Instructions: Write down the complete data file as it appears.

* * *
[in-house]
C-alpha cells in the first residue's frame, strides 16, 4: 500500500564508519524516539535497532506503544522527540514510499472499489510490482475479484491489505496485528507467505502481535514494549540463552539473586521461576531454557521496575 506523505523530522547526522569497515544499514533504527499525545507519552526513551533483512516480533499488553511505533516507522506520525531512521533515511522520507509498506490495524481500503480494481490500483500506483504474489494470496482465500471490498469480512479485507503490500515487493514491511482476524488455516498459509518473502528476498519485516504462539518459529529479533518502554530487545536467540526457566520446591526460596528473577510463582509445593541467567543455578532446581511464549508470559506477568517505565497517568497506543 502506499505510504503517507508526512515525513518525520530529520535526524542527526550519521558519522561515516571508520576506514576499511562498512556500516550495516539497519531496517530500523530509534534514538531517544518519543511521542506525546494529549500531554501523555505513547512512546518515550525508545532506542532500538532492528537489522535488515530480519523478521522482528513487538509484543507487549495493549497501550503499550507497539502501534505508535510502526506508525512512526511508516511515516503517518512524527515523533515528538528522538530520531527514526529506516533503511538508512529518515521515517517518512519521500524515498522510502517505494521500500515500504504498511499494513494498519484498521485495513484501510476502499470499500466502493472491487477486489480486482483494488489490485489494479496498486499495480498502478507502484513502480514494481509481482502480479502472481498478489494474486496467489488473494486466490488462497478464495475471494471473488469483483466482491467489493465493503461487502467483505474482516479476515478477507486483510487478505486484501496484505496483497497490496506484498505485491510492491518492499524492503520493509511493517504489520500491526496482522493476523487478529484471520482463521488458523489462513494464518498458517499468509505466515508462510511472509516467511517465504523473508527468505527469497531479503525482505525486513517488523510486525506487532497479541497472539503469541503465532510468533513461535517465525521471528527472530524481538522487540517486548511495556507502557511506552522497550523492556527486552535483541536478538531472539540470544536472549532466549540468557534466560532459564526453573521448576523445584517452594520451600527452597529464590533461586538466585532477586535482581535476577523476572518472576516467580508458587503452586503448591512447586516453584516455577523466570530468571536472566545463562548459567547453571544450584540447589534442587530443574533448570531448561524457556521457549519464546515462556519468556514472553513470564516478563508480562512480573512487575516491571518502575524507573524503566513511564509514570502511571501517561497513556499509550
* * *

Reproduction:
[in-house]
C-alpha cells in the first residue's frame, strides 16, 4: 500500500564508519524516539535497532506503544522527540514510499472499489510490482475479484491489505496485528507467505502481535514494549540463552539473586521461576531454557521496575 506523505523530522547526522569497515544499514533504527499525545507519552526513551533483512516480533499488553511505533516507522506520525531512521533515511522520507509498506490495524481500503480494481490500483500506483504474489494470496482465500471490498469480512479485507503490500515487493514491511482476524488455516498459509518473502528476498519485516504462539518459529529479533518502554530487545536467540526457566520446591526460596528473577510463582509445593541467567543455578532446581511464549508470559506477568517505565497517568497506543 502506499505510504503517507508526512515525513518525520530529520535526524542527526550519521558519522561515516571508520576506514576499511562498512556500516550495516539497519531496517530500523530509534534514538531517544518519543511521542506525546494529549500531554501523555505513547512512546518515550525508545532506542532500538532492528537489522535488515530480519523478521522482528513487538509484543507487549495493549497501550503499550507497539502501534505508535510502526506508525512512526511508516511515516503517518512524527515523533515528538528522538530520531527514526529506516533503511538508512529518515521515517517518512519521500524515498522510502517505494521500500515500504504498511499494513494498519484498521485495513484501510476502499470499500466502493472491487477486489480486482483494488489490485489494479496498486499495480498502478507502484513502480514494481509481482502480479502472481498478489494474486496467489488473494486466490488462497478464495475471494471473488469483483466482491467489493465493503461487502467483505474482516479476515478477507486483510487478505486484501496484505496483497497490496506484498505485491510492491518492499524492503520493509511493517504489520500491526496482522493476523487478529484471520482463521488458523489462513494464518498458517499468509505466515508462510511472509516467511517465504523473508527468505527469497531479503525482505525486513517488523510486525506487532497479541497472539503469541503465532510468533513461535517465525521471528527472530524481538522487540517486548511495556507502557511506552522497550523492556527486552535483541536478538531472539540470544536472549532466549540468557534466560532459564526453573521448576523445584517452594520451600527452597529464590533461586538466585532477586535482581535476577523476572518472576516467580508458587503452586503448591512447586516453584516455577523466570530468571536472566545463562548459567547453571544450584540447589534442587530443574533448570531448561524457556521457549519464546515462556519468556514472553513470564516478563508480562512480573512487575516491571518502575524507573524503566513511564509514570502511571501517561497513556499509550